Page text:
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Tuesday, August 20, 2013

Energy in Depth Attacks Methane Study in Utah

From Energy in Depth:
As one digs deeper into the research, more and more questions begin to surface.
At the core of the study (and the reason it generated so much press attention) is the suggestion that methane “leakage” during natural gas development is exceedingly high. From the report:
“Given the large global warming potential of CH4, a natural gas leak rate of 6.2 – 11.7 % during production negates any short-term (<70 years) climate benefits of natural gas from this basin for electricity generation compared to oil.”
As noted, NOAA scored some early press coverage on that point back in January with the lead author, Colm Sweeney, proclaiming: “We were expecting to see high methane levels, but I don’t think anybody really comprehended the true magnitude of what we would see.”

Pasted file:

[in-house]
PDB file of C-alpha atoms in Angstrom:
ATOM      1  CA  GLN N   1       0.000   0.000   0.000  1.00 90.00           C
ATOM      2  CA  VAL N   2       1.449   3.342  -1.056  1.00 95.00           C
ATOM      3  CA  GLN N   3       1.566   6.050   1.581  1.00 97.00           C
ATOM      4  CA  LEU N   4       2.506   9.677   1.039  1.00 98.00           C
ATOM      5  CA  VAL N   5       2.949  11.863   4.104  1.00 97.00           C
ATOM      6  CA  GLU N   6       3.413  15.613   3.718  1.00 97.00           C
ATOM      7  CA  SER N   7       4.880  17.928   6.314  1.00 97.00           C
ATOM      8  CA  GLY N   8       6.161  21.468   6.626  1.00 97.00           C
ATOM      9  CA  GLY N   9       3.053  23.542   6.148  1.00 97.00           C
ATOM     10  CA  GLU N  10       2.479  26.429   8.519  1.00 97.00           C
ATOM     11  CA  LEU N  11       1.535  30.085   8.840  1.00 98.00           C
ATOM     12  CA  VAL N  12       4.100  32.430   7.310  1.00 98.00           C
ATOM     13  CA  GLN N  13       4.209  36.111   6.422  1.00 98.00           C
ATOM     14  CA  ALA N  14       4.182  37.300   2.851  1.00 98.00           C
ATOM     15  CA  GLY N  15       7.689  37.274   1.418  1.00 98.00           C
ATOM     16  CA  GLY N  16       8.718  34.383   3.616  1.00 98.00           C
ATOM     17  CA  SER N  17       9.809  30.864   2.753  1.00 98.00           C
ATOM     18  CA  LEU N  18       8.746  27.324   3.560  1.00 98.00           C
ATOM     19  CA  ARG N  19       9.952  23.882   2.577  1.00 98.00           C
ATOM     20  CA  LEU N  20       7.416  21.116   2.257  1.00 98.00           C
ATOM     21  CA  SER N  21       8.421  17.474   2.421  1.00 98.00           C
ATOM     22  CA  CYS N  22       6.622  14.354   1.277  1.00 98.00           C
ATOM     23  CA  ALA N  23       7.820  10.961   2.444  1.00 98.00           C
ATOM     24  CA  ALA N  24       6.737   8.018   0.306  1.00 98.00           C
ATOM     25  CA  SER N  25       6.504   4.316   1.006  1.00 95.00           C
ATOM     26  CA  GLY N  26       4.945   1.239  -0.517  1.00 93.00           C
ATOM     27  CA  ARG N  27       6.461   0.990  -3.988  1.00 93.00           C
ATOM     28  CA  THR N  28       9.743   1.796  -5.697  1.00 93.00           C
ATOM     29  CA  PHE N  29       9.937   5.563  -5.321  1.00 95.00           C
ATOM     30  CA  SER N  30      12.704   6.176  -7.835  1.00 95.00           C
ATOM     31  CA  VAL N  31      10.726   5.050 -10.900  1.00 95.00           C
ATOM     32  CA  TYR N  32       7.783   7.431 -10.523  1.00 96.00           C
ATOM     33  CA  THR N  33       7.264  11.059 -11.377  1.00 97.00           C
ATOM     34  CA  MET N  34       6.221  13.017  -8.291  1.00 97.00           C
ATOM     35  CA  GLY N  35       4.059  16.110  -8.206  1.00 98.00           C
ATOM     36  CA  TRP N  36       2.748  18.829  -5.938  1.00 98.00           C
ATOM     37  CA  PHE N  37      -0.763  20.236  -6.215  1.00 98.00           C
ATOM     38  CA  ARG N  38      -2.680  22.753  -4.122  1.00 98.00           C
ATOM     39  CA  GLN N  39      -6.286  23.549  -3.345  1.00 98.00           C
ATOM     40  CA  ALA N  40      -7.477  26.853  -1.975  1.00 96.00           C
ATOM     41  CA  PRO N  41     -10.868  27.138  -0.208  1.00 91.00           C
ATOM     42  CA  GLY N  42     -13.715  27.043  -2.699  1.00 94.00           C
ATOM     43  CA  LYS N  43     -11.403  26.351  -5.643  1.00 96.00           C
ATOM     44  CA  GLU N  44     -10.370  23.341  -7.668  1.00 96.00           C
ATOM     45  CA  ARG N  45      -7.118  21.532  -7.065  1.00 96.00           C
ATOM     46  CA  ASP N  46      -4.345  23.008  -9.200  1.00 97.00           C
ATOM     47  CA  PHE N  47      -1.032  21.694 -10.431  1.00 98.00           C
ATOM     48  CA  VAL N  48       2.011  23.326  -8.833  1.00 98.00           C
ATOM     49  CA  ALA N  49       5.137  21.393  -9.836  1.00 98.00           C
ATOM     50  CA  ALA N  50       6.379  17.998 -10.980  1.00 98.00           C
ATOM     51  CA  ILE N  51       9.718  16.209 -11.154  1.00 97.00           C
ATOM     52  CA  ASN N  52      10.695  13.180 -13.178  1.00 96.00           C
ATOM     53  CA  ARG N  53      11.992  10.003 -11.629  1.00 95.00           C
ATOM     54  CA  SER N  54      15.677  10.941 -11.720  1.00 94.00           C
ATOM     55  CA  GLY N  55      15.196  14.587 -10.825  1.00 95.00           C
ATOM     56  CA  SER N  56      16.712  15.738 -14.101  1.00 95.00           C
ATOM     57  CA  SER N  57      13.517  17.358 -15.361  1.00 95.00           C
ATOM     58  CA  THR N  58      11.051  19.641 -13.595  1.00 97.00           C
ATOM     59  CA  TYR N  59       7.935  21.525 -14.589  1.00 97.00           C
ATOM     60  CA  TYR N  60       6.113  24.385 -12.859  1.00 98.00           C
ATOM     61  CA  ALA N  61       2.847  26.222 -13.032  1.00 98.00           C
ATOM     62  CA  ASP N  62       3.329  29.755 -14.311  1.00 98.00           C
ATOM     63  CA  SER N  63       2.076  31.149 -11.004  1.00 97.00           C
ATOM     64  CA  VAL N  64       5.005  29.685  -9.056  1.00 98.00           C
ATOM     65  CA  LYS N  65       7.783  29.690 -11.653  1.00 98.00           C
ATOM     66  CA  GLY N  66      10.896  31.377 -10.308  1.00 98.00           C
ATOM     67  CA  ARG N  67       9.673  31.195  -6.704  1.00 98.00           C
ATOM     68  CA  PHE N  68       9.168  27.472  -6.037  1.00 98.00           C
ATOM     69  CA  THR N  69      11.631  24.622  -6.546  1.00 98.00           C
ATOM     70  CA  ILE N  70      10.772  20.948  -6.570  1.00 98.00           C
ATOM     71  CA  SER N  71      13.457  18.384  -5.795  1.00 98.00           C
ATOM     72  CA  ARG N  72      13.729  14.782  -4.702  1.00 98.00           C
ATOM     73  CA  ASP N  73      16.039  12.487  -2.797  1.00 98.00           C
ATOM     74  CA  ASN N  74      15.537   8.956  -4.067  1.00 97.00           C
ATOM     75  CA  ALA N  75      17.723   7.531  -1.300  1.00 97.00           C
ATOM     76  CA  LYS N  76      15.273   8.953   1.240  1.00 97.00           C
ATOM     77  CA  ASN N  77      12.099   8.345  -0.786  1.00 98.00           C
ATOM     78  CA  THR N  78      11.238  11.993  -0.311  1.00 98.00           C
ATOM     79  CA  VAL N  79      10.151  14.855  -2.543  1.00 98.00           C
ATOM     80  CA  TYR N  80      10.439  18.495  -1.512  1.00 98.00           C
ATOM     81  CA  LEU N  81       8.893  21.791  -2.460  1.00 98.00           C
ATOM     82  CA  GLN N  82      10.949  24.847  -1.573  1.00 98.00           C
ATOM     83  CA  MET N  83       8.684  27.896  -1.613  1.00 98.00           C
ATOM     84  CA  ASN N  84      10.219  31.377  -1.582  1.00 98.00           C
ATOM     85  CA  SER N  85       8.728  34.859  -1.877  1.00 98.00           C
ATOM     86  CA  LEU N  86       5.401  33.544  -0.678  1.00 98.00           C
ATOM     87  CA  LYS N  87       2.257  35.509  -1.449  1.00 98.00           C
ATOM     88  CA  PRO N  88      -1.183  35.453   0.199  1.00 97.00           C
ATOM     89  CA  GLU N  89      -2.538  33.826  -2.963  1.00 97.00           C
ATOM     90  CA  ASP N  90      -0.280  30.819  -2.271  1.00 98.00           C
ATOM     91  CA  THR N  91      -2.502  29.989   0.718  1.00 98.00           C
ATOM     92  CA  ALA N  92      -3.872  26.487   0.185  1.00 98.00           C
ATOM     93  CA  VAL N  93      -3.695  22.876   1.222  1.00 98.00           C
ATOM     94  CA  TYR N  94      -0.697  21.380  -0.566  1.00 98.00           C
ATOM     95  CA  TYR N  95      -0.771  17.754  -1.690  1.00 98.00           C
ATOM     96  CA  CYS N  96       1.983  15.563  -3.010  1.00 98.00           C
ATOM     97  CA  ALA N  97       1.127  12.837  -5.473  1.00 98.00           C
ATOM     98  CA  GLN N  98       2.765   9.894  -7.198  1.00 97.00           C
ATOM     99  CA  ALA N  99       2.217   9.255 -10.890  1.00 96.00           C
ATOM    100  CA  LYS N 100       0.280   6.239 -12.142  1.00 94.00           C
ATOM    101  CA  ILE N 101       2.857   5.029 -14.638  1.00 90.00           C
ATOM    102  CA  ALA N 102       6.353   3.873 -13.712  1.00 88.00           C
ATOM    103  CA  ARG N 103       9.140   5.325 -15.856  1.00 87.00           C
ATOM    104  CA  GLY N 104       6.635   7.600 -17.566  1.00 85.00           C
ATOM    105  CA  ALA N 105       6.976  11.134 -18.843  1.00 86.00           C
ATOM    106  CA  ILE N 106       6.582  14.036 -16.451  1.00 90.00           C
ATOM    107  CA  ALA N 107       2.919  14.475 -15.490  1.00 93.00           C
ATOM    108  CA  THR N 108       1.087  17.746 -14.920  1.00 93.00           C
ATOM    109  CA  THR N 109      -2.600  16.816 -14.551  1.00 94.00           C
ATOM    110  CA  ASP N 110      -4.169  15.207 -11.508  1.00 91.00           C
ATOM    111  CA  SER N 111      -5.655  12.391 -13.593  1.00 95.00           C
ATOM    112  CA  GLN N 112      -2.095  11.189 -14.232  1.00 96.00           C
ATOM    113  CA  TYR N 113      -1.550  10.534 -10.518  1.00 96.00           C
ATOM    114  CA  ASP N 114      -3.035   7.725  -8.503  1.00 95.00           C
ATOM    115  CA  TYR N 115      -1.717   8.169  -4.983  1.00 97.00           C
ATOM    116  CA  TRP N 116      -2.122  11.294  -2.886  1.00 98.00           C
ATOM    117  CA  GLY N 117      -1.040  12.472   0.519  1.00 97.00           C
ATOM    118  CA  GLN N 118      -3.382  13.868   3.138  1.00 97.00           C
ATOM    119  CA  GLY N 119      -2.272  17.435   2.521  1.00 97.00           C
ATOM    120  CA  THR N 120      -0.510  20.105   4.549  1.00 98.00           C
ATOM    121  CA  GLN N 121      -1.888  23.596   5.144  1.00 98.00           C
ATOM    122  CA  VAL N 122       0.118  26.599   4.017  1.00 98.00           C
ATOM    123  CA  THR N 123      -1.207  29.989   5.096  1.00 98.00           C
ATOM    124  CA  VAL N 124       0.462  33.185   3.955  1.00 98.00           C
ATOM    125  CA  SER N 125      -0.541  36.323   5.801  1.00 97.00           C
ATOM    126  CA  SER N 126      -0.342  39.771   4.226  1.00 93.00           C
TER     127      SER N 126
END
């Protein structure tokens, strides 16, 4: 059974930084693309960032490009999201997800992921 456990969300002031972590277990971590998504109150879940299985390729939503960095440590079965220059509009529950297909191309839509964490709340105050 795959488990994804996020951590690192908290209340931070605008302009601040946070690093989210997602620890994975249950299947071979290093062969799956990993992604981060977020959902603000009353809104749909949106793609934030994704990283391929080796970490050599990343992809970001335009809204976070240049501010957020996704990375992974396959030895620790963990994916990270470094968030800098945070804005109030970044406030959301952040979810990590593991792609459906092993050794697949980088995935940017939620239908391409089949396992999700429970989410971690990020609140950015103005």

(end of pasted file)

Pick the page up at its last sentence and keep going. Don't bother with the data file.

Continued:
This is an interesting comment for two reasons: First, they were expecting to see high methane emissions? Is Sweeney admitting they were going in with preconceived notions?  Second, Mr. Sweeney is claiming from one day of data collected in a three hour flight over one oil and gas field that we’re experiencing off the charts methane leakage rates. That’s a pretty serious accusation, and one that would normally call for a great deal more data to corroborate – certainly more than a sampling event that ran about as long as a Notre Dame football game.
Read the entire article here. 

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